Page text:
I have never been at the center of a Tweet Storm unless of course, we are referring to squawks on the beach. Maybe this is a good metaphor for that.
Speaking of which, I just heard the in-depth interview of Jack Dorsey on Sam Harris’s podcast. The guy is pretty zen, way more than I expected. Long story short, Twitter is a work in progress and, from what I can glean, Jack has his heart in the right place.
I’m not much of a Twitter guy, I just tweet my photos, but that’s probably not the ideal use case. I do like to follow certain people, but I’m not really into participating in public discourse. I’m more contemplative and keep my thoughts to myself. I’m not sure if that’s a good thing; but let just say, it is what it is.
One of the reasons I do seascape photography is that it reminds me of things bigger than myself. It’s easy to forget that we are part of a much larger universe.
When we are children, everything is new, and we are often in a state of awe at the world around us. Then we develop thought patterns and an ego. We get through life by constructing a story of who and what we are. But that inward-looking drive comes at a cost: we forget the awe.
When I create images with a minimal theme, the open space is a reminder to myself, and anyone else, that we are part of something beyond the daily grind. Once in a while, I like to remind my self of that.
The other day I went to the beach to watch the sunset, but the beach was covered in fog; time to execute Plan B.
Plan B is to try and make lemonade out of lemons. This shot is one where a hole opened up in the sky just as some birds flew by. Photos like this in the fog have no shadows because the light is very even. I think photography in this type of soft light is more comfortable on the eyes when we look at it.
Even without the fog, some of the best landscape photos are taken when the sun was lower, and the light gets diffused by the atmosphere. Or, when there are enough clouds in the sky to diffuse the harsh sunlight. The sun is an unfathomably harsh body that can rip everything to shreds in an instant if it were not for the amazing conditions we have here on Earth. Knowing this and having the opportunity to photograph it is pretty awesome.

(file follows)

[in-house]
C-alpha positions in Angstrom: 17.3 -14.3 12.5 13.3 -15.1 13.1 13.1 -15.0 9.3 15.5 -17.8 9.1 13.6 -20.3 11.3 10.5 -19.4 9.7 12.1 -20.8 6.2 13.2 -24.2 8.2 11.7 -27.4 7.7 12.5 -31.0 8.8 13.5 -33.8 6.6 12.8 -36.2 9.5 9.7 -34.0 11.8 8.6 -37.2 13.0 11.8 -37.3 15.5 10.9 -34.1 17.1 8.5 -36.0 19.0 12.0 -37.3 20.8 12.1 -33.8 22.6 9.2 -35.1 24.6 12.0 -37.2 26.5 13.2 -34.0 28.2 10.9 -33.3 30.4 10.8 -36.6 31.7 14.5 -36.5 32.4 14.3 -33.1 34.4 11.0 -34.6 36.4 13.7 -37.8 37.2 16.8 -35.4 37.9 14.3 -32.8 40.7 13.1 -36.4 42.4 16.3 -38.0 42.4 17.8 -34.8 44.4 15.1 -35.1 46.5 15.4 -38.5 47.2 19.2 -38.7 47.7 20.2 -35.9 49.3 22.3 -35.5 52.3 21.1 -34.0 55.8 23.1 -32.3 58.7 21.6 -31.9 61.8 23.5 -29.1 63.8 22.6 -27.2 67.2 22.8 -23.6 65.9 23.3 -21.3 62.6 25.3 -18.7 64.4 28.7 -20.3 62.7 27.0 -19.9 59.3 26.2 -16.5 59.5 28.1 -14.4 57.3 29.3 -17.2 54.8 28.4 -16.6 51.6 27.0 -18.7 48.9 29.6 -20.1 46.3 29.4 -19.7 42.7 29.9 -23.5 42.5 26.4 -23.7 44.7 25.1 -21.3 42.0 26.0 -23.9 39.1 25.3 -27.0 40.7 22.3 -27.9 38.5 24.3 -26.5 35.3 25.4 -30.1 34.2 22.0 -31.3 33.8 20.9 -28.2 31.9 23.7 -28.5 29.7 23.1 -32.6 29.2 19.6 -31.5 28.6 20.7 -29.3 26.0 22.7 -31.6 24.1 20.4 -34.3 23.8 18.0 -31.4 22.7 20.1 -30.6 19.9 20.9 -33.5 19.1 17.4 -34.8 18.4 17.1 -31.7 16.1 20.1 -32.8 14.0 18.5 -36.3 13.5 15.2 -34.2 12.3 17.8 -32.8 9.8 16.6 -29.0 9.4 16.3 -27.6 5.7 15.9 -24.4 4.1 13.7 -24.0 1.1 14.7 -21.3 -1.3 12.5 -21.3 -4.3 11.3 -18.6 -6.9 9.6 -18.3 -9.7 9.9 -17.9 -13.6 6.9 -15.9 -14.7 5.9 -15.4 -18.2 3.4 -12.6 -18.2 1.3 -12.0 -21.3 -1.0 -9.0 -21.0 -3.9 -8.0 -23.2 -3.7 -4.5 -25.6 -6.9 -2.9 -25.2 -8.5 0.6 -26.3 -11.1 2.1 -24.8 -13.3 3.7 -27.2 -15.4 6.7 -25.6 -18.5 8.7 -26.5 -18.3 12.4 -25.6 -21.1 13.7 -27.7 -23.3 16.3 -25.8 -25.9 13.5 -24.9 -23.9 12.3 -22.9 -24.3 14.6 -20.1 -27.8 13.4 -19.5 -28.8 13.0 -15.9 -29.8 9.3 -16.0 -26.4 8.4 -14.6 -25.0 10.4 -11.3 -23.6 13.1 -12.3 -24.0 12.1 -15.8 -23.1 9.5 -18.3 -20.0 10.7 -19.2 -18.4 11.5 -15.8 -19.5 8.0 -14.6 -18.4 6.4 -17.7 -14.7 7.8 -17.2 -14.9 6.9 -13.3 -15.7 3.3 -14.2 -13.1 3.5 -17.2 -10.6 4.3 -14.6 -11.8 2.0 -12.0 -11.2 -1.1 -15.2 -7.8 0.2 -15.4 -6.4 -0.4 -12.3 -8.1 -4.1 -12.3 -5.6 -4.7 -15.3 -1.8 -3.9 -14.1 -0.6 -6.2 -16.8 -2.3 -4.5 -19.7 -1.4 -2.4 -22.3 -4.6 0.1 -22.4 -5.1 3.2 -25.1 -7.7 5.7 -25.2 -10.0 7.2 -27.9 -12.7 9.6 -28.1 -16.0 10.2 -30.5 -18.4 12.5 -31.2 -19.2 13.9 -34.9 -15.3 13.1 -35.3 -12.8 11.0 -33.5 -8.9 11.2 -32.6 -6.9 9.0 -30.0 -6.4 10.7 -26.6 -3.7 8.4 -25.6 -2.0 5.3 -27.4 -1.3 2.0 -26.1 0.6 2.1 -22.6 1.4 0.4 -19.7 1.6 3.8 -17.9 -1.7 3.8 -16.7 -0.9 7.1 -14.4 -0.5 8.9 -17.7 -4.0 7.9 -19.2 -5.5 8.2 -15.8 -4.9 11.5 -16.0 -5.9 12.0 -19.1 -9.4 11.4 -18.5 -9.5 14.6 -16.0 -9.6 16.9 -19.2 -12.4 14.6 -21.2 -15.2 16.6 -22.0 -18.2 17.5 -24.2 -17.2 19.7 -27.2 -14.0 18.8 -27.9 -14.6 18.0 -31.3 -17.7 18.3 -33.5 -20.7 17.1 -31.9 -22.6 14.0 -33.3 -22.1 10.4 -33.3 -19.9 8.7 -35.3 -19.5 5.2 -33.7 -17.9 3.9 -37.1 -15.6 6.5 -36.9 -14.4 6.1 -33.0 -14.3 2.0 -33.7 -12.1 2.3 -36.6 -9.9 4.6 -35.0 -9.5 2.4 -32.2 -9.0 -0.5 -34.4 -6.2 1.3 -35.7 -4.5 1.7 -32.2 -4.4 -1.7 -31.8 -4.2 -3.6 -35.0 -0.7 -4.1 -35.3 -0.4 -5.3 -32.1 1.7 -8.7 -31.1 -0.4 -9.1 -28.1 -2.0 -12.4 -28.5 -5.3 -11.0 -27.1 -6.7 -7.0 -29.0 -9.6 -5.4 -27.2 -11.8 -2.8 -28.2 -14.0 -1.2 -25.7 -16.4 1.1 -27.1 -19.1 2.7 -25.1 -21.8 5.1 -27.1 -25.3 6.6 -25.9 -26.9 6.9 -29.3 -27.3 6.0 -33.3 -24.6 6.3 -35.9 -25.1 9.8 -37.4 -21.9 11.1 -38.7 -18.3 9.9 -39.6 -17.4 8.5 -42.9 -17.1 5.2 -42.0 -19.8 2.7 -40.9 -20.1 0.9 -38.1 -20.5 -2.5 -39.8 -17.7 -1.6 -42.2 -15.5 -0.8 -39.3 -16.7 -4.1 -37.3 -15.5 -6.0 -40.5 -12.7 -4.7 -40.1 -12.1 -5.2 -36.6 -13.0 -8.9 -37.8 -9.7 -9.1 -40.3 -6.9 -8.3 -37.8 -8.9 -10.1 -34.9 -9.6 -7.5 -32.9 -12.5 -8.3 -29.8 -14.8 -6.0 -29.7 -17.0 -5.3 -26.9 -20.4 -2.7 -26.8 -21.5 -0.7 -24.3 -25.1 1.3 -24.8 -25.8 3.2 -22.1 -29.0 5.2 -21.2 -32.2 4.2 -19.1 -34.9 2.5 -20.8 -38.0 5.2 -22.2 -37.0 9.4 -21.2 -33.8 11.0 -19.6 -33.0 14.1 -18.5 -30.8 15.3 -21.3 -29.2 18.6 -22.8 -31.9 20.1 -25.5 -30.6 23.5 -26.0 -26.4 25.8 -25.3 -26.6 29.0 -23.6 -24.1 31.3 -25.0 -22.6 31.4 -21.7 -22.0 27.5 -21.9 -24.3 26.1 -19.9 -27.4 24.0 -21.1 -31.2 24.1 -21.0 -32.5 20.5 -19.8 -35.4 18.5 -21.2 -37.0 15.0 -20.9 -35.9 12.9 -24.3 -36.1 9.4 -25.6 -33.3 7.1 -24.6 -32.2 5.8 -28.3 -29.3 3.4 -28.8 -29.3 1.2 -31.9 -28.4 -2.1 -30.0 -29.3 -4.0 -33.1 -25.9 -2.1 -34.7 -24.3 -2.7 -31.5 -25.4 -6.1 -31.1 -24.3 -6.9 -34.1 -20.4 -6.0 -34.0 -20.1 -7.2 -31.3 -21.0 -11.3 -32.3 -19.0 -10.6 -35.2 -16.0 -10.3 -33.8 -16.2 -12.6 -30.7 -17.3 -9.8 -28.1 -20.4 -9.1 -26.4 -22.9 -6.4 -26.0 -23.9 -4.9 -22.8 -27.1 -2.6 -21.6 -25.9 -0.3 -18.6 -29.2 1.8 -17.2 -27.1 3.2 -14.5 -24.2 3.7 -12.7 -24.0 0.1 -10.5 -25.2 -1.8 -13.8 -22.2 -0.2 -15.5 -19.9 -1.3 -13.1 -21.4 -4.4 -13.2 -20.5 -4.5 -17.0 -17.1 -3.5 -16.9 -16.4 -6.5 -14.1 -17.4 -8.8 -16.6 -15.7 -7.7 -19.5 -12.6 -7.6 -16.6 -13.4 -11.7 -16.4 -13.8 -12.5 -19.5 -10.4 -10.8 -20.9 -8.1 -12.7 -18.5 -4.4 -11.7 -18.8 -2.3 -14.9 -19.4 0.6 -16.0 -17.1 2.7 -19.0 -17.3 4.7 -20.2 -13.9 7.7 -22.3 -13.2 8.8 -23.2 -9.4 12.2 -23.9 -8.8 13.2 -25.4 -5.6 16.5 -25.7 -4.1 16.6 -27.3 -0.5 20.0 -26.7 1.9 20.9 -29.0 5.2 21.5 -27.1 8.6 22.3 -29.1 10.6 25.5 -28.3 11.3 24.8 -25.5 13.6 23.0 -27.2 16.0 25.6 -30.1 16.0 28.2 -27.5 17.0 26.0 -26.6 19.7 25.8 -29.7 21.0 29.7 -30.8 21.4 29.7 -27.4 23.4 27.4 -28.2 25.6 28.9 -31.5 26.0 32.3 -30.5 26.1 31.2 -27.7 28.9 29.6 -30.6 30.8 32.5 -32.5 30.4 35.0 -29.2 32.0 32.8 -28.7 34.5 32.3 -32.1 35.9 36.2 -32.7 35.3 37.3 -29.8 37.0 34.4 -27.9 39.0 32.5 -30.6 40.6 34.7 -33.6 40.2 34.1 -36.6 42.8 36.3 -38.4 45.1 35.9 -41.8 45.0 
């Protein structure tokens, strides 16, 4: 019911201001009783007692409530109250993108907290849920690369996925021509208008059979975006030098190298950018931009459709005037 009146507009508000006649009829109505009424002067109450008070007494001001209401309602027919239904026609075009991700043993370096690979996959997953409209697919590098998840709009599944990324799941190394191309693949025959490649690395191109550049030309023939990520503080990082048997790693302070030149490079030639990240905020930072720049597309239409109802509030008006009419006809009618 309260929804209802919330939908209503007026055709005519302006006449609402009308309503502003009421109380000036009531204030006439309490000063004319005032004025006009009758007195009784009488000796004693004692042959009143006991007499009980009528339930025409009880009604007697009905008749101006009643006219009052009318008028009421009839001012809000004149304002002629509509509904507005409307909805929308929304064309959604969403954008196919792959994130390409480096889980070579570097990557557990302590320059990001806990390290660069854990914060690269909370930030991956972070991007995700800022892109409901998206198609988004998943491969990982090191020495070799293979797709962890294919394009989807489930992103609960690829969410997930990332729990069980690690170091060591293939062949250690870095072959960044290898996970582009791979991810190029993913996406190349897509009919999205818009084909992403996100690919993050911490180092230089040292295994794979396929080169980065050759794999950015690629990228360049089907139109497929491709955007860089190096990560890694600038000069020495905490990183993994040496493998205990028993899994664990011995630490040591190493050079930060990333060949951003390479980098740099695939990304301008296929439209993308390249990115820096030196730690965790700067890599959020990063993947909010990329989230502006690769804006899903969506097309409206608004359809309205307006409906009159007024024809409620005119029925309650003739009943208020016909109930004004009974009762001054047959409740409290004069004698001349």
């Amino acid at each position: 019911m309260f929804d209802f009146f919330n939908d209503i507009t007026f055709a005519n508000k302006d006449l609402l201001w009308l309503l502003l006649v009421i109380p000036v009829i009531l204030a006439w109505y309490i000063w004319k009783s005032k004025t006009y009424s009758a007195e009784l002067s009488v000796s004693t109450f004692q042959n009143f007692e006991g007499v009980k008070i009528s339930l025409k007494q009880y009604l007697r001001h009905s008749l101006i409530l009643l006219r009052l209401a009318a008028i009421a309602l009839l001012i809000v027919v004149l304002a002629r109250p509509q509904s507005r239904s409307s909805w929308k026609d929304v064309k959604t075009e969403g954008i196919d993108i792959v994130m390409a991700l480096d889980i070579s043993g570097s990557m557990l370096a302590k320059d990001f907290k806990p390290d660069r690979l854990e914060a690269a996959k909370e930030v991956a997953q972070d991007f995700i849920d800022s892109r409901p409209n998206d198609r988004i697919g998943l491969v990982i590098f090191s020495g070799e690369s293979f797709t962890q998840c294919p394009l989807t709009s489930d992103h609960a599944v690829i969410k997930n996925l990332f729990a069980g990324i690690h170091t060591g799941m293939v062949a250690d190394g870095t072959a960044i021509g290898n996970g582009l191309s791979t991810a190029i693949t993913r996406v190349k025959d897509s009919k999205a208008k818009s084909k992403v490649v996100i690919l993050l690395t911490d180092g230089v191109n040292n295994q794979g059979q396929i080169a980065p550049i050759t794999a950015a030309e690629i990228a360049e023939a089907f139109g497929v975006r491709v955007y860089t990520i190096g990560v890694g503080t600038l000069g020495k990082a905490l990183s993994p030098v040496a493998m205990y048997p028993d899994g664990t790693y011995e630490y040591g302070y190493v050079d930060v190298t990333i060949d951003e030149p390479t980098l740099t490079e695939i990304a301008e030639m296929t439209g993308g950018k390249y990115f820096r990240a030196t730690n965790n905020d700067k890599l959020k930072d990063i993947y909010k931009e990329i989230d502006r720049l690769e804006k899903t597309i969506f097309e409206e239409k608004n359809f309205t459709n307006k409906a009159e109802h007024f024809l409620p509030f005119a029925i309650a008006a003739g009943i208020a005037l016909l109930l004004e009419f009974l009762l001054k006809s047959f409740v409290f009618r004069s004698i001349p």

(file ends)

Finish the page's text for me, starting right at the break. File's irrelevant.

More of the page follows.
Cortez is one of the last fishing villages on the east coast of the United States. That would mean these pelicans picked the perfect place to live.
We came for the annual fish festival and left stuffed to the gills. They had every kind of fish dish you can imagine, and then some.
Fishing vessels were docked alongside the processing plant, and I captured these fellas preening themselves, oblivious to all the commotion around them. Sea birds in Florida coexist with fishing and are not afraid of humans at all.
Anyway, this reminded me that I need to come back to Cortez on a regular workday to see everything in action. It’s one of the first places I came with the new Sony camera about five years ago, and I always find something interesting to shoot here. And, as one of the last villages of it’s kind, it is a little bit of history.
On a foggy morning, I walked a path in a local park. In the mist, everyday things seem different, almost mysterious.
Nothing could be more ordinary than ducks in a pond, yet the fog added an element more akin to a painting than photography. I recently mentioned the idea that simple images can resonate. For me, this is an example of that.
This was taken at Robinson Park in Bradenton. It’s in a new section that recently opened to the public. I never know what I’m going to see or, how I’m going to see it. But with the fog, no matter how ordinary, chances are it will add a whole new dimension to the scene.
If a cormorant is out of the water, it will spread its wings to dry off. On this morning, however, they were still dry.
These birds spend a lot of time under the water catching food. It’s a little ironic that they even though they have feathers, they are excellent swimmers and spend a lot of time underwater. When they are fishing, you might only see their snake-like head and neck pop-up for air. We also have snakes in the water, so seeing a Cormorant’s head pop-up might give you pause.
Just as often they’ll sit on a low branch or along the shoreline with their wings outstretched. Initially, I thought that it was to ward off predators by making themselves seem more prominent. But in fact, it’s to dry their feathers which are not as water repellant as other birds like ducks or pelicans.
Here’s a common pigeon from Plaça de Catalunya in the heart of Barcelona. It’s a fun place to watch the craziness in all directions.
It had just rained, and that’s when the reflections are best. I used the Platypod to get a low perspective and shot this at f2.0 which creates big colorful bokeh balls in the background. It’s a technique generally used in portraits, so I guess this we could consider this a bird portrait.
The pigeons are used to people feeding them they’ll come right up. They have almost no fear of humans. A little boy next to me caught one in his hands and then released it. I only had the desire to capture one with my camera. I got several shots, but I think this is my favorite.